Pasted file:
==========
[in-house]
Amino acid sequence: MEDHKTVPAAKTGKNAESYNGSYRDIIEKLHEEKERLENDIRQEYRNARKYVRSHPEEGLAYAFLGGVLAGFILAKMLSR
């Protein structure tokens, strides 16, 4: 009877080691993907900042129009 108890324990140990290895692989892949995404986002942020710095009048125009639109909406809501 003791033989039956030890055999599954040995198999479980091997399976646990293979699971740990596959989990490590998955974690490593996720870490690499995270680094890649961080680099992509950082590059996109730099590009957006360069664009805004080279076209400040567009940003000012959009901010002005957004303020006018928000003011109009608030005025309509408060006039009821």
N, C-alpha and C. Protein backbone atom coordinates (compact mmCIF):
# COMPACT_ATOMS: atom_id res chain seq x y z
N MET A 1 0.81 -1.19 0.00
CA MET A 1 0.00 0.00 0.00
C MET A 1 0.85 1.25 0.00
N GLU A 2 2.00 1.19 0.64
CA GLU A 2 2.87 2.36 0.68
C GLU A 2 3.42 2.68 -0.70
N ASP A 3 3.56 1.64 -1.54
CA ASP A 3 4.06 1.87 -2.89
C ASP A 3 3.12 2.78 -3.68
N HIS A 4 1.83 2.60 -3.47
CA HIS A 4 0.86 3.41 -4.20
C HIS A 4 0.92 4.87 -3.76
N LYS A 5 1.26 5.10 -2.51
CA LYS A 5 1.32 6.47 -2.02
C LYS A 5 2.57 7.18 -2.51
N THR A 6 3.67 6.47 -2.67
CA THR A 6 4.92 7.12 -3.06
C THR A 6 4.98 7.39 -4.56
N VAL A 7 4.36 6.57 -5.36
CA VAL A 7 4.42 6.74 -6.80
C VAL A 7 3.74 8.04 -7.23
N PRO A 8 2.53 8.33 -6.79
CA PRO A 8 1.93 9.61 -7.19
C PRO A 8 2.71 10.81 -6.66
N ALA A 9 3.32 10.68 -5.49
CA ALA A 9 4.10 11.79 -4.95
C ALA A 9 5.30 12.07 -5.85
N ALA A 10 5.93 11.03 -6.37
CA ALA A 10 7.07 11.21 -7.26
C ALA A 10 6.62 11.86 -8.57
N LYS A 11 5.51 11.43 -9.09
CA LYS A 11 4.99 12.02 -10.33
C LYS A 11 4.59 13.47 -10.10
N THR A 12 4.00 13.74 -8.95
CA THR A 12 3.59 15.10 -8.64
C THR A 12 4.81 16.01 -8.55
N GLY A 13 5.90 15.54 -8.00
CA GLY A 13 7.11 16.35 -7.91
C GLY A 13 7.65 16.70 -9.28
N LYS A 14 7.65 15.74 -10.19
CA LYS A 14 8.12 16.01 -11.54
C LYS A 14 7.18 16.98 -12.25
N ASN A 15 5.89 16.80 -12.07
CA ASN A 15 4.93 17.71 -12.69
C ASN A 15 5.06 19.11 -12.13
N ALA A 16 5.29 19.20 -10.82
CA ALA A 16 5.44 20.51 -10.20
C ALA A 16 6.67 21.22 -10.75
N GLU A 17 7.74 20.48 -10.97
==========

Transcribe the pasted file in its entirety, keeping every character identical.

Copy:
[in-house]
Amino acid sequence: MEDHKTVPAAKTGKNAESYNGSYRDIIEKLHEEKERLENDIRQEYRNARKYVRSHPEEGLAYAFLGGVLAGFILAKMLSR
């Protein structure tokens, strides 16, 4: 009877080691993907900042129009 108890324990140990290895692989892949995404986002942020710095009048125009639109909406809501 003791033989039956030890055999599954040995198999479980091997399976646990293979699971740990596959989990490590998955974690490593996720870490690499995270680094890649961080680099992509950082590059996109730099590009957006360069664009805004080279076209400040567009940003000012959009901010002005957004303020006018928000003011109009608030005025309509408060006039009821």
N, C-alpha and C. Protein backbone atom coordinates (compact mmCIF):
# COMPACT_ATOMS: atom_id res chain seq x y z
N MET A 1 0.81 -1.19 0.00
CA MET A 1 0.00 0.00 0.00
C MET A 1 0.85 1.25 0.00
N GLU A 2 2.00 1.19 0.64
CA GLU A 2 2.87 2.36 0.68
C GLU A 2 3.42 2.68 -0.70
N ASP A 3 3.56 1.64 -1.54
CA ASP A 3 4.06 1.87 -2.89
C ASP A 3 3.12 2.78 -3.68
N HIS A 4 1.83 2.60 -3.47
CA HIS A 4 0.86 3.41 -4.20
C HIS A 4 0.92 4.87 -3.76
N LYS A 5 1.26 5.10 -2.51
CA LYS A 5 1.32 6.47 -2.02
C LYS A 5 2.57 7.18 -2.51
N THR A 6 3.67 6.47 -2.67
CA THR A 6 4.92 7.12 -3.06
C THR A 6 4.98 7.39 -4.56
N VAL A 7 4.36 6.57 -5.36
CA VAL A 7 4.42 6.74 -6.80
C VAL A 7 3.74 8.04 -7.23
N PRO A 8 2.53 8.33 -6.79
CA PRO A 8 1.93 9.61 -7.19
C PRO A 8 2.71 10.81 -6.66
N ALA A 9 3.32 10.68 -5.49
CA ALA A 9 4.10 11.79 -4.95
C ALA A 9 5.30 12.07 -5.85
N ALA A 10 5.93 11.03 -6.37
CA ALA A 10 7.07 11.21 -7.26
C ALA A 10 6.62 11.86 -8.57
N LYS A 11 5.51 11.43 -9.09
CA LYS A 11 4.99 12.02 -10.33
C LYS A 11 4.59 13.47 -10.10
N THR A 12 4.00 13.74 -8.95
CA THR A 12 3.59 15.10 -8.64
C THR A 12 4.81 16.01 -8.55
N GLY A 13 5.90 15.54 -8.00
CA GLY A 13 7.11 16.35 -7.91
C GLY A 13 7.65 16.70 -9.28
N LYS A 14 7.65 15.74 -10.19
CA LYS A 14 8.12 16.01 -11.54
C LYS A 14 7.18 16.98 -12.25
N ASN A 15 5.89 16.80 -12.07
CA ASN A 15 4.93 17.71 -12.69
C ASN A 15 5.06 19.11 -12.13
N ALA A 16 5.29 19.20 -10.82
CA ALA A 16 5.44 20.51 -10.20
C ALA A 16 6.67 21.22 -10.75
N GLU A 17 7.74 20.48 -10.97